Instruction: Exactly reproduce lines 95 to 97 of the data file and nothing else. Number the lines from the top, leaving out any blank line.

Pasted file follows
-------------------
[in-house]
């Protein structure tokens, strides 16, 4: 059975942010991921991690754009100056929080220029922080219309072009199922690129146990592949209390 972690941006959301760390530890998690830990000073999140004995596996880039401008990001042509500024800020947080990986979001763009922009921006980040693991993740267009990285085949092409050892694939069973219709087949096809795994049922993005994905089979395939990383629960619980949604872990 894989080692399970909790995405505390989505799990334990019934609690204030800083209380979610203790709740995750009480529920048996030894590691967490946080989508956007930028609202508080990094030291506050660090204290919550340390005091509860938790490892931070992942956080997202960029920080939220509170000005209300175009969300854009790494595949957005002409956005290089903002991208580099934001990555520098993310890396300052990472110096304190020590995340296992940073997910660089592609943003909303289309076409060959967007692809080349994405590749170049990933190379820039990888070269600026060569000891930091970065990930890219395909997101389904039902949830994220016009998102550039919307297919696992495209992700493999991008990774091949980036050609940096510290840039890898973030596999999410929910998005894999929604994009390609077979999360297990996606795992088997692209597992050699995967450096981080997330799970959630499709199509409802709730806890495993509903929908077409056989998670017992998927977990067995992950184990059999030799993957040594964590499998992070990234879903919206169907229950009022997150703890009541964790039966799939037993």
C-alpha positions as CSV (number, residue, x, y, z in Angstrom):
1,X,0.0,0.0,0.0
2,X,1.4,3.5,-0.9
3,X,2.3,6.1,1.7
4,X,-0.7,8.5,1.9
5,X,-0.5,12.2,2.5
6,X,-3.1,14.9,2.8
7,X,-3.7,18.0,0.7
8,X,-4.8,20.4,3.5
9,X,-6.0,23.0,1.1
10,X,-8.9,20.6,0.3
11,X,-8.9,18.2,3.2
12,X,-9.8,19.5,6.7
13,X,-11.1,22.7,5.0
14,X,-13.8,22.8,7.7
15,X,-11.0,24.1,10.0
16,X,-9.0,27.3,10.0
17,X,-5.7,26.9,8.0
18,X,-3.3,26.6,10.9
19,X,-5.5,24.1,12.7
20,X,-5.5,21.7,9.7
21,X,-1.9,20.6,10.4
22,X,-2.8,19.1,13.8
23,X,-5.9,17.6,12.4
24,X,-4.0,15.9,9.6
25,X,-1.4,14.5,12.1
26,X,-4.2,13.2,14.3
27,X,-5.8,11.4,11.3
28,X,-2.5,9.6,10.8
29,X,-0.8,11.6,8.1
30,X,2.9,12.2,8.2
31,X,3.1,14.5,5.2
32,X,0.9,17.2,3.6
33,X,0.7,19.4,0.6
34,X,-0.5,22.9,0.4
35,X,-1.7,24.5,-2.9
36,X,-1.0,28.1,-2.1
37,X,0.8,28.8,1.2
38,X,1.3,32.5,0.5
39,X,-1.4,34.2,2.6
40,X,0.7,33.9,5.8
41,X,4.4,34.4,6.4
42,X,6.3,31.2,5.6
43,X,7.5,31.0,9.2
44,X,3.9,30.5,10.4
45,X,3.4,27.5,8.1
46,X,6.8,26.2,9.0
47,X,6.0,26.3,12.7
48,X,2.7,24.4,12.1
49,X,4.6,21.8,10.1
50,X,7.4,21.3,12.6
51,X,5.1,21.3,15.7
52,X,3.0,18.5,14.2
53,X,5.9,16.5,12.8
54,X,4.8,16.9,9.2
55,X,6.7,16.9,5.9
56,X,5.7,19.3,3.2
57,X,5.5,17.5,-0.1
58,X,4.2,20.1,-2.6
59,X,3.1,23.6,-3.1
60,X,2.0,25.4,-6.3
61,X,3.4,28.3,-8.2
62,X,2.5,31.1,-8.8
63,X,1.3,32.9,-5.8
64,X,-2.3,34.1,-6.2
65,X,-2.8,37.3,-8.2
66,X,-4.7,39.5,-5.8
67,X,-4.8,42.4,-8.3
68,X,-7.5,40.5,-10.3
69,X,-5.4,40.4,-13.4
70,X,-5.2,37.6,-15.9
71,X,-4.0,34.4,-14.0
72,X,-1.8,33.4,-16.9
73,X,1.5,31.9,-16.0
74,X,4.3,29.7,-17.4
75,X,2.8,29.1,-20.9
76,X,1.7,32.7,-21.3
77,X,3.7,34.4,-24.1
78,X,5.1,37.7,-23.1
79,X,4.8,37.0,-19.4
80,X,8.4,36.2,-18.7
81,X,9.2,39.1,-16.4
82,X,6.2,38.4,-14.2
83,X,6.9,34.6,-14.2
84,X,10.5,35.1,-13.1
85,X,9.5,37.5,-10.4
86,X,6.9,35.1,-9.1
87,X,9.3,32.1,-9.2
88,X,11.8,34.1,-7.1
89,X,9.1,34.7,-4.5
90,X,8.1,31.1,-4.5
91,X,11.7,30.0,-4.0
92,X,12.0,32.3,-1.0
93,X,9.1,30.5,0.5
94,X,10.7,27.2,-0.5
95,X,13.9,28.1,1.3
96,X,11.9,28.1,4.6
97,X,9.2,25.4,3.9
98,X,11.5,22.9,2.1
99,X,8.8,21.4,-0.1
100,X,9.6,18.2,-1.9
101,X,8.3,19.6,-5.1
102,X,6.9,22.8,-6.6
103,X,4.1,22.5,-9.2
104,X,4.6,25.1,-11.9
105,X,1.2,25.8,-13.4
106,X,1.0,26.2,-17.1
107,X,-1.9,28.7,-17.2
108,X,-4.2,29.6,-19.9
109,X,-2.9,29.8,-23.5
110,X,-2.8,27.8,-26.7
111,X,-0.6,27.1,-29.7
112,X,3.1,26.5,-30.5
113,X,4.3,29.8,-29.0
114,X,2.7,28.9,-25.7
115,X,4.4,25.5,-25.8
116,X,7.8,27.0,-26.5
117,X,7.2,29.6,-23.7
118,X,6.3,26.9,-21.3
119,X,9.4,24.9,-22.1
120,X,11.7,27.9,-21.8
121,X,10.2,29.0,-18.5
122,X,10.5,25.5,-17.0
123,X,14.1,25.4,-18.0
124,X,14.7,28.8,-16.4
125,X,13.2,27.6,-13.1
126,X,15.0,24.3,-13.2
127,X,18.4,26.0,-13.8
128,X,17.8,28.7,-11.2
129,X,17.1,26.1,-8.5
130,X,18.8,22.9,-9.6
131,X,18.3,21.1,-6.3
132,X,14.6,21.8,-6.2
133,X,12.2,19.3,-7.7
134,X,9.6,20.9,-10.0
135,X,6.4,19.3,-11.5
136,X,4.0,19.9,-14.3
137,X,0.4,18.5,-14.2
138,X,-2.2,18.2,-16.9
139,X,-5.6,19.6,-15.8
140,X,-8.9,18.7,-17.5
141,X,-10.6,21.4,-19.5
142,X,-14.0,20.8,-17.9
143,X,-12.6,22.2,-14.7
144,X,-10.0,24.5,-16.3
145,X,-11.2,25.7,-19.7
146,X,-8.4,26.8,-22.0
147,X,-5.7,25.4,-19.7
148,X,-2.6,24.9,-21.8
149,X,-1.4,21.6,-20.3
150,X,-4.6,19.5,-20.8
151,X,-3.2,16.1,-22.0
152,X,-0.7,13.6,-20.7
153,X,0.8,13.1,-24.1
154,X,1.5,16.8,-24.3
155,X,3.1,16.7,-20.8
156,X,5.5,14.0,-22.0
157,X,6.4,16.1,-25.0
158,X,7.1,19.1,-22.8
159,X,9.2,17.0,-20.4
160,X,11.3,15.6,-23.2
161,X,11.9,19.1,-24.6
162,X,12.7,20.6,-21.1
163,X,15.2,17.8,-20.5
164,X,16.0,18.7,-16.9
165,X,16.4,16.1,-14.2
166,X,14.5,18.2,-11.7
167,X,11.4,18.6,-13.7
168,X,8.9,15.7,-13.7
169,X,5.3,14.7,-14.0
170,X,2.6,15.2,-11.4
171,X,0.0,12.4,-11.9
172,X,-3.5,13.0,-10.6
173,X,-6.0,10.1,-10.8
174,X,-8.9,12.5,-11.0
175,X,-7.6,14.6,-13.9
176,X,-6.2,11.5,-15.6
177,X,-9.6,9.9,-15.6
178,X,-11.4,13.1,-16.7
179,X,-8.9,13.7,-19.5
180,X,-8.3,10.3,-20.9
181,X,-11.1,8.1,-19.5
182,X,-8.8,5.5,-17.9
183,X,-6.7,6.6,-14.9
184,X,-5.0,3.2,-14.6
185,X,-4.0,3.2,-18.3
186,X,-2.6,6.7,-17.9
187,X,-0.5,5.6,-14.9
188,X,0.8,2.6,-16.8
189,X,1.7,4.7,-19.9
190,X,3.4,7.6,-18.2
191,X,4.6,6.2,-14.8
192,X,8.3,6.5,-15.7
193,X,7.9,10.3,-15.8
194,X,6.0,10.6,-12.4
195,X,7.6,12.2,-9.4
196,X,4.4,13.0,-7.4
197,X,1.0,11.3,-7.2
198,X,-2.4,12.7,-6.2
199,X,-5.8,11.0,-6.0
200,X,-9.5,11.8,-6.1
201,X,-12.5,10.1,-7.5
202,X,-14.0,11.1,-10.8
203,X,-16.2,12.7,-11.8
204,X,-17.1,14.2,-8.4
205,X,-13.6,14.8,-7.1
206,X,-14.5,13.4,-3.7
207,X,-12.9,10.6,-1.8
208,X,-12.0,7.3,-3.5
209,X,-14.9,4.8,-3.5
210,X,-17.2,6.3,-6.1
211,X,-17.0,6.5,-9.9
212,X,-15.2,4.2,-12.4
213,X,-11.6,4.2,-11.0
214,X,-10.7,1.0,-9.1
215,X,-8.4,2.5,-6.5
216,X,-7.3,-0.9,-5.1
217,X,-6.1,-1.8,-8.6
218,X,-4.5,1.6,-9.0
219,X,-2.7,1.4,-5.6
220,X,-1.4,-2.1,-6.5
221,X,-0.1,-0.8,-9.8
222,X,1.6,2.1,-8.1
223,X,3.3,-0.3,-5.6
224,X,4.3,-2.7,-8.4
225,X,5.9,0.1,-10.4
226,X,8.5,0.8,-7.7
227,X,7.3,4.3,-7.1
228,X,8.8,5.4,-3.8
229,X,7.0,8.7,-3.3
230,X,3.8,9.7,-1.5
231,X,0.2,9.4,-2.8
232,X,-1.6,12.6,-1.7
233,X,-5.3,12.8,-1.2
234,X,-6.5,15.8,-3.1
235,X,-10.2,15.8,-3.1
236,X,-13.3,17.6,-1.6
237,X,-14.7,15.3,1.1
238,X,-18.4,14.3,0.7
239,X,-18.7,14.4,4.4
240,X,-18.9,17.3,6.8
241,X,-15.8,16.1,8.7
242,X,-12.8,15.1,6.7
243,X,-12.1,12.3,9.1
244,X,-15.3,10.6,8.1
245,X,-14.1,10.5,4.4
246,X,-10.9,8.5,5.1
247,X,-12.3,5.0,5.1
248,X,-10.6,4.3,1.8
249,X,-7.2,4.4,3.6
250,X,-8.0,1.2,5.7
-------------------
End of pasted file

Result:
92,X,12.0,32.3,-1.0
93,X,9.1,30.5,0.5
94,X,10.7,27.2,-0.5